Amarasinghe, Dilan (2008) Multisensor based environment modelling and control applications for mobile robots. Doctoral (PhD) thesis, Memorial University of Newfoundland.
- Accepted Version
Available under License - The author retains copyright ownership and moral rights in this thesis. Neither the thesis nor substantial extracts from it may be printed or otherwise reproduced without the author's permission.
For autonomous operations of mobile robots, three key functionalities are required: (a) knowledge of the structure of the world in which it operates, (b) ability to navigate to different positions autonomously using path planning algorithms, and (c) ability to precisely localize itself for the task execution. This thesis will address some of the issues related to the first and third requirements. The knowledge of the structure of the environment can be represented in several forms such as: 3D models, 2D wall plan, 2D plan of landmarks, and position and velocity of moving objects. Efficient navigation and obstacle avoidance methods are often aided by information about the structure of the environment in any of the above forms. At the end of each navigation task the robot has to execute an assigned task such as pick and place or park. In most cases these tasks require precise localization of the robot where the degree of precision required depends on the task specification. -- Taking these functions into consideration, this thesis addresses the issues of learning the structure of the world by constructing a visual landmark map of static landmarks. Additionally, it provides a solution to the precise localization problem of the mobile robot using a vision based hybrid controller. On the subject of the visual landmark map, the thesis describes a landmark position measurement system using an integrated laser-camera sensor. The traditional laser range finder can be used to detect landmarks that are direction invariant in the laser data. The processes that are dependent on the presence of directional invariant features such as navigation and simultaneous localization and mapping (SLAM) algorithms will fail to function in their absence. However, in many instances, it is possible to find a larger number of landmarks that are visually salient using computer vision. The calculation of depth to a visual feature is non-trivial due to the loss of depth information in the sensor model. While considering the drawbacks and limitations in laser and camera as a sensor, this thesis proposes a novel integrated sensor method to calculate position of the visual features. In addition, a comprehensive experimental analysis is presented to verify the sensor integration method for the EKF based SLAM algorithm. -- For effective operation of a robot's SLAM algorithm, it is necessary to identify dynamic objects in the environment. In order to achieve this objective a novel robust technique for detecting moving objects using a laser ranger mounted on a mobile robot is presented. After initial alignment of two consecutive laser scans, each laser reading is segmented and classified according to object type: stationary, non-stationary or indeterminate. Laser reading segments are then analyzed using an algorithm to maximally recover the moving objects. The proposed algorithm has the ability to recover all possible laser readings that belong to moving objects. The developed algorithm is verified using experimental results in which a walking person is detected by a moving robot. -- Finally, a novel vision-based hybrid controller for parking of mobile robots is proposed. Parking or docking is an essential behavioral unit for autonomous robots. The proposed hybrid controller is comprised of a discrete event controller to change the direction of travel and a pixel error driven proportional controller to generate motion commands to achieve the continuous motion. At the velocity control level, the robot is driven using a built-in PID control system. The feedback system uses image plane measurements in pixel units to perform image-based visual servoing (IBVS). The constraints imposed due to the nonholonomic nature of the robot and the limited field of view of the camera are taken into account in designing the IBVS-based controller. The controller continuously compares the current view of the parking station against the reference view until the desired parking condition is achieved. A comprehensive analysis is provided to prove the convergence of the proposed method. Once the proposed parking behaviour is invoked, the robot has the ability to start from any arbitrary position to achieve successful parking given that initially the parking station is in the robot's field of view. As the method is purely based on vision the hybrid controller does not require any position information (or localization) of the robot. Using a Pioneer 3AT robot, several experiments are carried out to validate the method. The experimental system has the ability to achieve the parking state and align laterally within 1 cm of the target pose.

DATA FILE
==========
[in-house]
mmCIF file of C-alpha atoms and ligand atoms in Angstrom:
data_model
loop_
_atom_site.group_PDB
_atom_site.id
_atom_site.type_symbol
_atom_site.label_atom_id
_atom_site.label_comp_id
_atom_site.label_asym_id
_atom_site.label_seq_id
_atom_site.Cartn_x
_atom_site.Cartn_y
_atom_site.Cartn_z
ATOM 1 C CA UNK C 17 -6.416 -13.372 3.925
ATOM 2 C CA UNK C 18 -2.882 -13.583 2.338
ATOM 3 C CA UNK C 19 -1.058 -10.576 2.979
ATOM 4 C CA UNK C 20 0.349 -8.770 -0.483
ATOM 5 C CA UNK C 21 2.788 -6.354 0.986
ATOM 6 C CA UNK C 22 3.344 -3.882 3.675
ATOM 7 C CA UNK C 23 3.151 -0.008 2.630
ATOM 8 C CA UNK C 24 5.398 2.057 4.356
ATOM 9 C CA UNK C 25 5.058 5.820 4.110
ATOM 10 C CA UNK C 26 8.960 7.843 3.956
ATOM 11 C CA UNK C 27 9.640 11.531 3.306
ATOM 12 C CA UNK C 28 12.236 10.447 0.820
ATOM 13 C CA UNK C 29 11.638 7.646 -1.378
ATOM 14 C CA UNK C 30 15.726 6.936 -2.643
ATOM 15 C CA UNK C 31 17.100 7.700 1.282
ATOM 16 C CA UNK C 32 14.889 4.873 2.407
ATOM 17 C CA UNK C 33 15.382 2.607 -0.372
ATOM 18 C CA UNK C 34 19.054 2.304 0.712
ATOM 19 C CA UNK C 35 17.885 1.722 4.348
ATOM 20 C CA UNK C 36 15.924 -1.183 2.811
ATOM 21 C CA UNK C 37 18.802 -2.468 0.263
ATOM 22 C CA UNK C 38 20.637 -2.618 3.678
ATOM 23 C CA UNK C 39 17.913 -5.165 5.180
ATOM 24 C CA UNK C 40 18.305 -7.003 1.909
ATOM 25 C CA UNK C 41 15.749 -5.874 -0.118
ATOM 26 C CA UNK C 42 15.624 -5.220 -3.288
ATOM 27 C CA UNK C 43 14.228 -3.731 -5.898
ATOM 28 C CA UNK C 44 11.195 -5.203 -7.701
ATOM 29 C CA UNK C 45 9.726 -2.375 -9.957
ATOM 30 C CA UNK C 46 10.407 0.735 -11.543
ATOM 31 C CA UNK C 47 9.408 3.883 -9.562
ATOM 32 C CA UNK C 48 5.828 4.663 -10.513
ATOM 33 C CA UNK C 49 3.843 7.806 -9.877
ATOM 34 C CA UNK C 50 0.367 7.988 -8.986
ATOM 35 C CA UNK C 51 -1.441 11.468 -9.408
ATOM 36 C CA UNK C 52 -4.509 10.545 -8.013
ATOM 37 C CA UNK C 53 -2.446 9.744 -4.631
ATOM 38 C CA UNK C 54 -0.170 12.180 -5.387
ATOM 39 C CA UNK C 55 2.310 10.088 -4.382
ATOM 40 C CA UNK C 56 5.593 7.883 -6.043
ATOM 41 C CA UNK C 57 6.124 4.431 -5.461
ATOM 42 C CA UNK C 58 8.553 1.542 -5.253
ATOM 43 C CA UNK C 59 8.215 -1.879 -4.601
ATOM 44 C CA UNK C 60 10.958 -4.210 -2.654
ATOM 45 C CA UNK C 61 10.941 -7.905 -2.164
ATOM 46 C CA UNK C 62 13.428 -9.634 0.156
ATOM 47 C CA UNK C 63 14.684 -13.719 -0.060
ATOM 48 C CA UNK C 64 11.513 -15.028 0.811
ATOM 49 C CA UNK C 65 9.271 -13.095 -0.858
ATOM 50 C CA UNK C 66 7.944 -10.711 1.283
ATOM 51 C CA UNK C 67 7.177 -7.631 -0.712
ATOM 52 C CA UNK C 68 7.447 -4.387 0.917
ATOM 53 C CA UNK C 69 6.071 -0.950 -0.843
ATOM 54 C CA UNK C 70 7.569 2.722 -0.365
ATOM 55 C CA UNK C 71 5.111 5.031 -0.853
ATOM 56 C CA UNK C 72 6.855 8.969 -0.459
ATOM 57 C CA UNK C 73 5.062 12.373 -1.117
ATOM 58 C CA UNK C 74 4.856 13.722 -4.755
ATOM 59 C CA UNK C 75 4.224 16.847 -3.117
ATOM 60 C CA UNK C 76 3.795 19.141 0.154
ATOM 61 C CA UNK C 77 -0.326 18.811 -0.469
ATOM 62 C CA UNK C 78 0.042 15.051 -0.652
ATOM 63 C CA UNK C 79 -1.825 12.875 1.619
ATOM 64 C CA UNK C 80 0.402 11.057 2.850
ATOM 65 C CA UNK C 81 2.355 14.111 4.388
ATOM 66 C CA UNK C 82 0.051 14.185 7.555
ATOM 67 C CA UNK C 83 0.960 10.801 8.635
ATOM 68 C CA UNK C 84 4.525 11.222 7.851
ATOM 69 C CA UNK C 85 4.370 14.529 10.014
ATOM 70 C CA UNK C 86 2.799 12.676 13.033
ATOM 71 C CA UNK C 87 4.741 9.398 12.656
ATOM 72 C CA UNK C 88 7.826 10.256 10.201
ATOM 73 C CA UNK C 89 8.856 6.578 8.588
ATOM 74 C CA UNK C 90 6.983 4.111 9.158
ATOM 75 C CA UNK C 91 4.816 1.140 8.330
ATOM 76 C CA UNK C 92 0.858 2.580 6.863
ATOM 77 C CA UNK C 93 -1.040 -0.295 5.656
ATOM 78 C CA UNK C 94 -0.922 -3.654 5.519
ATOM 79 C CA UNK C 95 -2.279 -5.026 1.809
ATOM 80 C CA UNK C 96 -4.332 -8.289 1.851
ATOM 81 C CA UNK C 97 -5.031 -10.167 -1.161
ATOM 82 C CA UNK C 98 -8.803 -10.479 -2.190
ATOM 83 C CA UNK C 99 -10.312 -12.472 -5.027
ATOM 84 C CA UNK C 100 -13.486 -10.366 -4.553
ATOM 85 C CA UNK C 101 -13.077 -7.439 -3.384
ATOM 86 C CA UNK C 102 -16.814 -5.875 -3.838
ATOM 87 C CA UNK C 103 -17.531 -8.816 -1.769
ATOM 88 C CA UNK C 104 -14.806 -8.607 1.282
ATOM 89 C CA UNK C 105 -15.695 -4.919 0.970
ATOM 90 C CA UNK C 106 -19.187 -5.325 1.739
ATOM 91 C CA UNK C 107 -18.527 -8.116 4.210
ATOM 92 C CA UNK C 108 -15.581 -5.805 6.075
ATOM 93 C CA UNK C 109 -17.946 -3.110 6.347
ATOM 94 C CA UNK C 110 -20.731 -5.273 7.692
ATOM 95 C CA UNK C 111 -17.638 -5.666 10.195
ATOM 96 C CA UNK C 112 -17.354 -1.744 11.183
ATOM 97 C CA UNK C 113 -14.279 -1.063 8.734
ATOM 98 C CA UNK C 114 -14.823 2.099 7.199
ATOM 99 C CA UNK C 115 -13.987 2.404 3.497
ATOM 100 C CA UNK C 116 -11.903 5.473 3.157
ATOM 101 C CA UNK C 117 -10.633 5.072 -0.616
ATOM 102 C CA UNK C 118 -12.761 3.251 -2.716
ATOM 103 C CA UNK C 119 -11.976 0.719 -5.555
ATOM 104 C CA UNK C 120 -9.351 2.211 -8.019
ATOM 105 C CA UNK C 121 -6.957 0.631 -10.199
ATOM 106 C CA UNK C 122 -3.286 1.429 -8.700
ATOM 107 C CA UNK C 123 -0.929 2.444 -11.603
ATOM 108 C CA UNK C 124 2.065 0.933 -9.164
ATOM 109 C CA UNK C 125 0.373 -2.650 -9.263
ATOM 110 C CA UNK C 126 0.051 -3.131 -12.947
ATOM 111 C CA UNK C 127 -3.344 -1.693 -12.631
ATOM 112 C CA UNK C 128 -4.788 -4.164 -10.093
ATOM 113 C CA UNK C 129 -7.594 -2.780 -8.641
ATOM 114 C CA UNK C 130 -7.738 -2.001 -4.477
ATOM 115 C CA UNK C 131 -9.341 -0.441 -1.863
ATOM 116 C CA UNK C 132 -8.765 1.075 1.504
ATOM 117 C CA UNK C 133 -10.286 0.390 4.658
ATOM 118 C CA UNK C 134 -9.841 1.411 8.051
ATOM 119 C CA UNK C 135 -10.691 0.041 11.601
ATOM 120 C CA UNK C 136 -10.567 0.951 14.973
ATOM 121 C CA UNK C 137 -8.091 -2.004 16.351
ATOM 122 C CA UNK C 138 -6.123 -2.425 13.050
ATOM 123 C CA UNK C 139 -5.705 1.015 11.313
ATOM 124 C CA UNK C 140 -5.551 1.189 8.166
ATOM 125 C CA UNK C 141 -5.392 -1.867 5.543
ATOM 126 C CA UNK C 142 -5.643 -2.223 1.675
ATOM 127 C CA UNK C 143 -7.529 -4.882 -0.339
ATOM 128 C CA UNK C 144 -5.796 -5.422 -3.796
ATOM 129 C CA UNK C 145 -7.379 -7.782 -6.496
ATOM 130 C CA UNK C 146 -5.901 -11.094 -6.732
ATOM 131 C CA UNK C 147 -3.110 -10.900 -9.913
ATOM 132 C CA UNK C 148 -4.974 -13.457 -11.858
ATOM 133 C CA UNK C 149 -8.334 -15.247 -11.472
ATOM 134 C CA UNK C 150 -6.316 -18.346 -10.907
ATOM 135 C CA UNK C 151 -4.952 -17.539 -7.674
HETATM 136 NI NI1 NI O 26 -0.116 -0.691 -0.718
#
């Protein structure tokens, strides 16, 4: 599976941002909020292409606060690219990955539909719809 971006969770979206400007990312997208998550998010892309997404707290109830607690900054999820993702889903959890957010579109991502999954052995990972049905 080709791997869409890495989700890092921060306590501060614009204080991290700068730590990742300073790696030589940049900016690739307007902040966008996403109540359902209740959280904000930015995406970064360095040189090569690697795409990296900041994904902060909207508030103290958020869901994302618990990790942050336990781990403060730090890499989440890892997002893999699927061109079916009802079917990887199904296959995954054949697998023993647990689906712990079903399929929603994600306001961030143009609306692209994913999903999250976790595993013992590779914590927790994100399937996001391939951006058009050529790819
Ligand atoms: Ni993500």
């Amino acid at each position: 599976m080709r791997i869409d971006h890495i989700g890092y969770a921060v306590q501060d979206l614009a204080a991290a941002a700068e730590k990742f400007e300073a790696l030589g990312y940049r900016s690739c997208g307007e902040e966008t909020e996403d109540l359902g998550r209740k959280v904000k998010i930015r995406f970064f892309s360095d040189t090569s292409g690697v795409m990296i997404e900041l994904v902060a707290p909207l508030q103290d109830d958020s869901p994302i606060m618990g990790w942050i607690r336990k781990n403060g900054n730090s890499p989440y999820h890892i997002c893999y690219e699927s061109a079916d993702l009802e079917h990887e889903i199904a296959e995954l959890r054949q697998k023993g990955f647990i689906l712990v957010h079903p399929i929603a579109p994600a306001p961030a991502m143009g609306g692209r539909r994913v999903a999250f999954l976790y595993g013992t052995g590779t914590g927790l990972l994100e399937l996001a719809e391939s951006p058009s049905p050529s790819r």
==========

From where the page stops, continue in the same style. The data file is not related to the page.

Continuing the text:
|Item Type:||Thesis (Doctoral (PhD))|
|Additional Information:||Includes bibliographical references (leaves 143-160).|
|Department(s):||Engineering and Applied Science, Faculty of|
|Library of Congress Subject Heading:||Genetic algorithms; Mobile robots--Automatic control; Navigation|
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